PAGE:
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The Air Force Is Going to Navigate Jets Using Earth’s Magnetic Field

  • The Air Force is researching the use of Earth’s magnetic field to provide positioning for aircraft and other U.S. forces.
  • In wartime, U.S. GPS satellites could be disabled or jammed, leaving troops scrambling for an alternative means to determine their positions—and those of adversaries.
  • Earth’s magnetic field could provide an alternative that is difficult to jam or spoof.

    The U.S. Air Force is preparing to test a new pod-based positioning system that should be able to replace satellite-based GPS in an emergency. The system would look down—not up—for positioning data using Earth’s own magnetic field. If successful, the tech could provide an effective backup in the event space satellites aren’t available.

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    Satellite-based position, navigation, and timing (PNT) is one of the most revolutionary technological innovations of the last half century. PNT satellites like the American GPS, European Galileo, Russian GLONASS, and Chinese Beido allow anyone with a PNT receiver to know their location with a high level of precision around the world. In the civilian sector, that means turn-based navigation in cars and smartphones and basically never being lost again.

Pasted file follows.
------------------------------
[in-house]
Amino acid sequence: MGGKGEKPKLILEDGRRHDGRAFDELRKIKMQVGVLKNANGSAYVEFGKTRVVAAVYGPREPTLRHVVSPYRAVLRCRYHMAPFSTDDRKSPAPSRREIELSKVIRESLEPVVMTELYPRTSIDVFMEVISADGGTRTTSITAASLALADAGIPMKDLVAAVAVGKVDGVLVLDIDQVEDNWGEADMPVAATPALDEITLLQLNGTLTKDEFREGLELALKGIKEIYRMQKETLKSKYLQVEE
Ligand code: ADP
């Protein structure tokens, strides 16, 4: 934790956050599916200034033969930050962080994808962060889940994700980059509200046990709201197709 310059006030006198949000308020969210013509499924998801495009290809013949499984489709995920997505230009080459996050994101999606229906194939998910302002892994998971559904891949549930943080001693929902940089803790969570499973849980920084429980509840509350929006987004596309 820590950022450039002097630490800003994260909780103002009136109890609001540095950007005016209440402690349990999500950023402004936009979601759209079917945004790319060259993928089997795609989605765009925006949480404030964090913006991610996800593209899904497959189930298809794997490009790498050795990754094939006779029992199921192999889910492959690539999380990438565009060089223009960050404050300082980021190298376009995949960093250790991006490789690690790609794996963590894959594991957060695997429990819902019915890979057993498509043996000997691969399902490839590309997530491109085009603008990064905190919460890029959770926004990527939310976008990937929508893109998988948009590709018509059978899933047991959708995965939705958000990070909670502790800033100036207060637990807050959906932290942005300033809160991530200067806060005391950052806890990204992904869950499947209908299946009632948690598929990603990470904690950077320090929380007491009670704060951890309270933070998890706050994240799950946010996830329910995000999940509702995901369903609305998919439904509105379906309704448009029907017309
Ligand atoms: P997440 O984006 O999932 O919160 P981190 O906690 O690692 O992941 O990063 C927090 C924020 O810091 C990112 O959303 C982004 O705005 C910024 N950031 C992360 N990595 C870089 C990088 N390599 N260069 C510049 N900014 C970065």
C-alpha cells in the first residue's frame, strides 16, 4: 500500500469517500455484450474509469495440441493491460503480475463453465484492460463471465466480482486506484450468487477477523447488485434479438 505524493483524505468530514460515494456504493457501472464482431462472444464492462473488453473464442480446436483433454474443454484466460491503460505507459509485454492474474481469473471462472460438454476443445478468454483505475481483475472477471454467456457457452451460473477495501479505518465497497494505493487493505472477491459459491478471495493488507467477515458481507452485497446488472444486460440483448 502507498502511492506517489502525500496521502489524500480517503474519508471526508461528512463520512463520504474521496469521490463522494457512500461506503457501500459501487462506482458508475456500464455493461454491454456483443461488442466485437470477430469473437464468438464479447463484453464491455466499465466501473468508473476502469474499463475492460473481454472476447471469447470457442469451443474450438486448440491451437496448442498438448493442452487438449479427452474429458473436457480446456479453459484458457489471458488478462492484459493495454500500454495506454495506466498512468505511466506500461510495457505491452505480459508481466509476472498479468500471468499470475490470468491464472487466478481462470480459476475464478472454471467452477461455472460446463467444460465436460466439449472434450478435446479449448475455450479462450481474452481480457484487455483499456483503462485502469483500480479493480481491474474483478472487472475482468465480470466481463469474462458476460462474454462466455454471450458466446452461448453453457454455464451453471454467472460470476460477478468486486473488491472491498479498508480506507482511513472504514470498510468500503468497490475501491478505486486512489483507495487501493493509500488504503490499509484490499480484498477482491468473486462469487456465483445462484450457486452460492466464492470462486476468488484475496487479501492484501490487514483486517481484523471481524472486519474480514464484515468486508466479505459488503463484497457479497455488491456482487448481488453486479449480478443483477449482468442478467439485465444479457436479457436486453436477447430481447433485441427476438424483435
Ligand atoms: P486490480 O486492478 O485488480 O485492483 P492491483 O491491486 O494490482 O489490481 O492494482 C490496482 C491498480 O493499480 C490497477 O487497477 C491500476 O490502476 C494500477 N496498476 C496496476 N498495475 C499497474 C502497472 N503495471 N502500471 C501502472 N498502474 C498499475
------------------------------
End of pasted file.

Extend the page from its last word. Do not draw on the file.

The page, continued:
The stakes are much higher in the military world, where PNT satellites allow tank units to identify their position on the battlefield, warplanes to steer their way around known enemy air defenses, and missiles to strike targets with unprecedented precision accuracy.

    More than 30 American GPS satellites provide PNT services around the world, and U.S. forces have become heavily dependent on them in peacetime. The satellites would also be major targets in wartime, however, as adversaries would attempt to destroy the sats or jam or spoof their signals. Jamming involves preventing users from receiving GPS signals, while spoofing sends false positioning data to receivers.

    Now, New Scientist reports, the U.S. Air Force is preparing to test a system that will let aircraft determine their position using Earth’s magnetic field as a reference. The system, installed in an AgilePod pod-based modular sensor package, uses a magnetometer to read Earth’s local magnetic field and determine the aircraft’s location.

    Earth’s geomagnetic field is an invisible field generated by the planet’s core and crust. The field is well known and mappable by detecting local variations in direction and intensity, often caused by things like iron deposits and even human-made objects. Unlike satellites, the geomagnetic field can’t be shot down and is ever-present.

    The Air Force first tested magnetic navigation in 2017, when an aircraft equipped with a magnetometer was able to continuously determine its location within 13 meters over an hour-long flight.

    With an accuracy of 13 meters, magnetic navigation isn’t quite up to par with satellite navigation, though the system might become more accurate in the future. The system also relies on mapping the magnetic field before fielding, and while that would be easy enough in the U.S., Europe, and parts of Asia, accurate maps of Russia and China might not be so forthcoming.


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